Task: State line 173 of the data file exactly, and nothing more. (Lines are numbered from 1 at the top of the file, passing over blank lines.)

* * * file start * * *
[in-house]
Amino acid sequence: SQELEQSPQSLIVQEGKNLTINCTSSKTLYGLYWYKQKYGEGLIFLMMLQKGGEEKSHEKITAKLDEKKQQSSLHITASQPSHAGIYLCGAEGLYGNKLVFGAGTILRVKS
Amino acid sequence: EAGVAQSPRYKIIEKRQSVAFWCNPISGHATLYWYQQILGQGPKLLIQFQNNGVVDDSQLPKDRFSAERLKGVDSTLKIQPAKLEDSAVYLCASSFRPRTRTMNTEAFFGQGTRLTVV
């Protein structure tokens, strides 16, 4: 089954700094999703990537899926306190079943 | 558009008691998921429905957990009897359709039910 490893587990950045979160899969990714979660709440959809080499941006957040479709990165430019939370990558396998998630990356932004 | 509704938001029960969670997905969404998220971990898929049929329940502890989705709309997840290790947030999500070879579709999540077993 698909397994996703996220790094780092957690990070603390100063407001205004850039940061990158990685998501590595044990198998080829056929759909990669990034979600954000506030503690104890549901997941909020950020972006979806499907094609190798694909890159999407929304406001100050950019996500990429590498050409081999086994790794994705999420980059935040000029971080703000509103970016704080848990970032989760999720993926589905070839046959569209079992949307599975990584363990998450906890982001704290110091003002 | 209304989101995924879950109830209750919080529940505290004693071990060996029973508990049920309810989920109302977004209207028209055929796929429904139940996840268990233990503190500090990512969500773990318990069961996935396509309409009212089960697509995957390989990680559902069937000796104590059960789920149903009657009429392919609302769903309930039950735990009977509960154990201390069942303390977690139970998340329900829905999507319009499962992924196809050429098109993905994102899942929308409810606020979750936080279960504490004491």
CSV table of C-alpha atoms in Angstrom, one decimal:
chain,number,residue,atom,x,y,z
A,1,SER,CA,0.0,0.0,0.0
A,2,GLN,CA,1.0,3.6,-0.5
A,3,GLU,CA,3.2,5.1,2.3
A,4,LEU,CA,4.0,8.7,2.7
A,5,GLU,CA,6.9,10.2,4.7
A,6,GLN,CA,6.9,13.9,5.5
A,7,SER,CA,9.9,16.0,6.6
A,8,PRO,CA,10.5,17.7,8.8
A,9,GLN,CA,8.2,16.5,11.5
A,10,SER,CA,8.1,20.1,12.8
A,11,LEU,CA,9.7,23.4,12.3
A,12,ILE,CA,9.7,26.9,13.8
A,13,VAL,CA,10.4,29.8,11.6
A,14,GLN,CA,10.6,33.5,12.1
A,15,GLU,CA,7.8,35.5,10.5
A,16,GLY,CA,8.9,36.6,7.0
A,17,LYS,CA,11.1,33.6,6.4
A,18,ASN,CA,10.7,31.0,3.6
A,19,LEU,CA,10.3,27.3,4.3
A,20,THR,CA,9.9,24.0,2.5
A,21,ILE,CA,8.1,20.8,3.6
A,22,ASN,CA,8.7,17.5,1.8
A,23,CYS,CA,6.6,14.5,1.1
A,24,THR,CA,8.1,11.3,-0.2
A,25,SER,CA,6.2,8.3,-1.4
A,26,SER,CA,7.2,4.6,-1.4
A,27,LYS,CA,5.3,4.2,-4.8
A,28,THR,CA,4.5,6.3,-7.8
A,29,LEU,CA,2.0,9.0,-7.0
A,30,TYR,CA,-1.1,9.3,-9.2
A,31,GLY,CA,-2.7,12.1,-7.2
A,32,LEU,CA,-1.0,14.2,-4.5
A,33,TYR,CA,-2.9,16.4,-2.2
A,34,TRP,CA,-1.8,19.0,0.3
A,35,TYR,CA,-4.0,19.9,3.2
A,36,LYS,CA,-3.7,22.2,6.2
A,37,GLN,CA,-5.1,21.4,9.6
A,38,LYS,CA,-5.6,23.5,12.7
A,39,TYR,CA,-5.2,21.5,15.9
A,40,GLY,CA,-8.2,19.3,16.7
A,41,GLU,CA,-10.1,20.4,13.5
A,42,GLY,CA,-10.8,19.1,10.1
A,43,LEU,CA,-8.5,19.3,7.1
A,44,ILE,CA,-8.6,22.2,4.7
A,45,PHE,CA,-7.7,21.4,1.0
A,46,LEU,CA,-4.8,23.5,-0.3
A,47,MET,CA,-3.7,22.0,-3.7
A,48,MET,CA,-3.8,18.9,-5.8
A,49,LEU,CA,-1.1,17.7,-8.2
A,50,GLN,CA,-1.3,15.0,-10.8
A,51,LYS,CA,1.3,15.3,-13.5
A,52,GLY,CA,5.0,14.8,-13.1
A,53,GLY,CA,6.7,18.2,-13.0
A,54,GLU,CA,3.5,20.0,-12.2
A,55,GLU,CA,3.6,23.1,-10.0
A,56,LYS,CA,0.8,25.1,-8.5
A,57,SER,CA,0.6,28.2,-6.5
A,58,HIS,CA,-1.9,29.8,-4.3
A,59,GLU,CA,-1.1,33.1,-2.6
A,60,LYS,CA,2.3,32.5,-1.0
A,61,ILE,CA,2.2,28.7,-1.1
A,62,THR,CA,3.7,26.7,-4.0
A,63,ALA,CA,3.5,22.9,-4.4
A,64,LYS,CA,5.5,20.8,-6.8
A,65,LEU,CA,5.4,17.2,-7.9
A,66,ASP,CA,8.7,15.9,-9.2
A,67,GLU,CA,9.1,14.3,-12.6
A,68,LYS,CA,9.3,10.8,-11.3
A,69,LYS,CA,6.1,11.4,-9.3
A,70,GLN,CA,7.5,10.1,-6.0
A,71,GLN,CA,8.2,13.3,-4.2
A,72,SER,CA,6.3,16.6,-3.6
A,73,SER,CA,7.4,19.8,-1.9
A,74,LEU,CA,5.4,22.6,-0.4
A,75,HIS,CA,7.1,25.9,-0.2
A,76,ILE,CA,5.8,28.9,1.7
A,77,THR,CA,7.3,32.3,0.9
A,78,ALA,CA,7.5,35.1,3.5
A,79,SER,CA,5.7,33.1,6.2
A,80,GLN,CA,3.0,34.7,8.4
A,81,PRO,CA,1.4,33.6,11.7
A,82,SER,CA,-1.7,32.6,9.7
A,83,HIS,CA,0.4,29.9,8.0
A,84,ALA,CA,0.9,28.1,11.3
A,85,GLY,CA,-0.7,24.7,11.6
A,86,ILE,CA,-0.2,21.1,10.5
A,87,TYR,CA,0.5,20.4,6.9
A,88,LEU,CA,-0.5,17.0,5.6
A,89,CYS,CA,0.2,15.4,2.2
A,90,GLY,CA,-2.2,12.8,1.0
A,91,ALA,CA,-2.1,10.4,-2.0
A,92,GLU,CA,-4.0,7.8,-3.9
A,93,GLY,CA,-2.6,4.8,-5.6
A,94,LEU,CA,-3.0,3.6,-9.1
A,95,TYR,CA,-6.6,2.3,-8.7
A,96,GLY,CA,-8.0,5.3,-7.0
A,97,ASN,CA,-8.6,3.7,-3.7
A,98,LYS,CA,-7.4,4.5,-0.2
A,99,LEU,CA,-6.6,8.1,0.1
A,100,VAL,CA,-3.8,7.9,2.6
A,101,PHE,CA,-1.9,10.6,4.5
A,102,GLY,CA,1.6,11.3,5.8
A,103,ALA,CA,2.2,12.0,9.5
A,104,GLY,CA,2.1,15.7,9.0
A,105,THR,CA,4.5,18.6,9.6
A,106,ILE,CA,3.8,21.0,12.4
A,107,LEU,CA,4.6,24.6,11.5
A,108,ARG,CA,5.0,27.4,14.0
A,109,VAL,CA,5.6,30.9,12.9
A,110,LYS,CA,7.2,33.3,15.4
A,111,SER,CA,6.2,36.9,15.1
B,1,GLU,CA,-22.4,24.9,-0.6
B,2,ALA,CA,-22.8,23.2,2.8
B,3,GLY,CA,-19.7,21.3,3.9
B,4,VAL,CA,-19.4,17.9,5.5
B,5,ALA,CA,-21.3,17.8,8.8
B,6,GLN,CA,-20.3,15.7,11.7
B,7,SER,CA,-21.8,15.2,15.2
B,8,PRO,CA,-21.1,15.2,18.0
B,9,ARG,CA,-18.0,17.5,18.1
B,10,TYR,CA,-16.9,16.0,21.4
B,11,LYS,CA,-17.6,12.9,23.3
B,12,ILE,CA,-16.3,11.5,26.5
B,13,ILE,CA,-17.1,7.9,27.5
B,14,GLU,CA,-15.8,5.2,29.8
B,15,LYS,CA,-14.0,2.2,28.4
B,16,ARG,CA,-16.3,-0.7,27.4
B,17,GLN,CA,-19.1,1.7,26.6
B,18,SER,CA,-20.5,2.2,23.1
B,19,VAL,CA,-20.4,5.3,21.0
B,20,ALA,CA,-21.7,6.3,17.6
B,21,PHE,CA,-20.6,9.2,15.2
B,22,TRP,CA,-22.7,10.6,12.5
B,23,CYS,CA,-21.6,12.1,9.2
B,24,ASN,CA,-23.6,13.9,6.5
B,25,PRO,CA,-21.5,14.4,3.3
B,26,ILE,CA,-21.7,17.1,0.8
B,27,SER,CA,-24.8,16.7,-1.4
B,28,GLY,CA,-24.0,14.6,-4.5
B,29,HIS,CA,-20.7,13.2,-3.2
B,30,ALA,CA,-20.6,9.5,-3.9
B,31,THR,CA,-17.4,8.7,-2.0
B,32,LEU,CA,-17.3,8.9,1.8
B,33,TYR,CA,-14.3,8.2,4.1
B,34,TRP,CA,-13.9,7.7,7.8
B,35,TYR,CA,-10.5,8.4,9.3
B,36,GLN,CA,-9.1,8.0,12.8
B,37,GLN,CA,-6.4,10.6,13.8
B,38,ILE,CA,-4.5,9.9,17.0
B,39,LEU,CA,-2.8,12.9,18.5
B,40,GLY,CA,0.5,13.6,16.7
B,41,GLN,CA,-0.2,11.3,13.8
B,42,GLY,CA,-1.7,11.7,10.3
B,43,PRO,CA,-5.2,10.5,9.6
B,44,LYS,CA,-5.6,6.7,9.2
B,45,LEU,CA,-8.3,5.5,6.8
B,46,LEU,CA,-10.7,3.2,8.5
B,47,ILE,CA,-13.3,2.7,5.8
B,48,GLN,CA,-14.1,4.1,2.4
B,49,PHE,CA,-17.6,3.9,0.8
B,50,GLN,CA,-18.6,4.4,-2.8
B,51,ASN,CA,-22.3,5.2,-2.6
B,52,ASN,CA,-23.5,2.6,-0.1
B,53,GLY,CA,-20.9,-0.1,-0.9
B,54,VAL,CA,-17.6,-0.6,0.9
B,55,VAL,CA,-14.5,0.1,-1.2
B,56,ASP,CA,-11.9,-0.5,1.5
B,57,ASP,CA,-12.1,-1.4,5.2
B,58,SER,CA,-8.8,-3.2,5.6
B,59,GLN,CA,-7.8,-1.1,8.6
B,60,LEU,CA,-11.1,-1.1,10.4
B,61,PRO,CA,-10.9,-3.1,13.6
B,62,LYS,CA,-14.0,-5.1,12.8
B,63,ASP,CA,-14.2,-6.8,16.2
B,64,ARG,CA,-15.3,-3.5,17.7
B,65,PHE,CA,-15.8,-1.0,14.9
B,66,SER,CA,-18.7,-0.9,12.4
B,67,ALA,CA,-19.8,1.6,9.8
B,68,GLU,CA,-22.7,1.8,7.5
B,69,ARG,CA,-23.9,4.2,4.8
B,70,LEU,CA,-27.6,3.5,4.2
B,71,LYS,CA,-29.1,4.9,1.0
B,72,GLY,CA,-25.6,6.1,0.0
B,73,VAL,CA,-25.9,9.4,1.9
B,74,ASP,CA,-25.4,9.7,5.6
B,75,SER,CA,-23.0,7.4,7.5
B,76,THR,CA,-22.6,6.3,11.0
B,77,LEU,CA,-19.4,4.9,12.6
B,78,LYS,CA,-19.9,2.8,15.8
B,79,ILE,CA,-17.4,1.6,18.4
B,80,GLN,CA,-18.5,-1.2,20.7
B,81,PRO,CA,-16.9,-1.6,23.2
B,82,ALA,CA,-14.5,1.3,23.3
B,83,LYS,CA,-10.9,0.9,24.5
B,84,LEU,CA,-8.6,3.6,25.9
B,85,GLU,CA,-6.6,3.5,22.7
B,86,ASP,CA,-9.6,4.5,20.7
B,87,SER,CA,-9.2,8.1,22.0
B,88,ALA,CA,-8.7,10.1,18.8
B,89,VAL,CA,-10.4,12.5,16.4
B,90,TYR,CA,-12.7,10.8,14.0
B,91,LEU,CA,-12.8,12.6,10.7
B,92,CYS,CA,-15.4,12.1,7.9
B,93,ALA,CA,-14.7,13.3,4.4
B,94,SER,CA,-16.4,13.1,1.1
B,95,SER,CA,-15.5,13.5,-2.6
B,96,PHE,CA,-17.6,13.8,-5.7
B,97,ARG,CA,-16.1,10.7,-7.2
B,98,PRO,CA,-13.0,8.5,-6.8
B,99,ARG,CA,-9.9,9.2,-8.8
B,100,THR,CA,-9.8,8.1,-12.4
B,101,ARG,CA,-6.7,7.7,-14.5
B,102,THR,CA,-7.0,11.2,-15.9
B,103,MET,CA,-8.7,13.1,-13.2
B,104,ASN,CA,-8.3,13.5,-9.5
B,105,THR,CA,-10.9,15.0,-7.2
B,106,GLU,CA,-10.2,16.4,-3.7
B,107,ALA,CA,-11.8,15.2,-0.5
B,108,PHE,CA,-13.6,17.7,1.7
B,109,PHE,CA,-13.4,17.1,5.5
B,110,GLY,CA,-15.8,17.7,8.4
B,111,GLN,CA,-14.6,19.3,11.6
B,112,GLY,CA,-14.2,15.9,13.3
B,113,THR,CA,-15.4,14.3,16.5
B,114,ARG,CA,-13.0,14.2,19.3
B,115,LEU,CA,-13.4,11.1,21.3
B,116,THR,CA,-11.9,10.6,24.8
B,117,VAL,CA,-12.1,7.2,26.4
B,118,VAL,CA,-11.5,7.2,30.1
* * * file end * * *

B,56,ASP,CA,-11.9,-0.5,1.5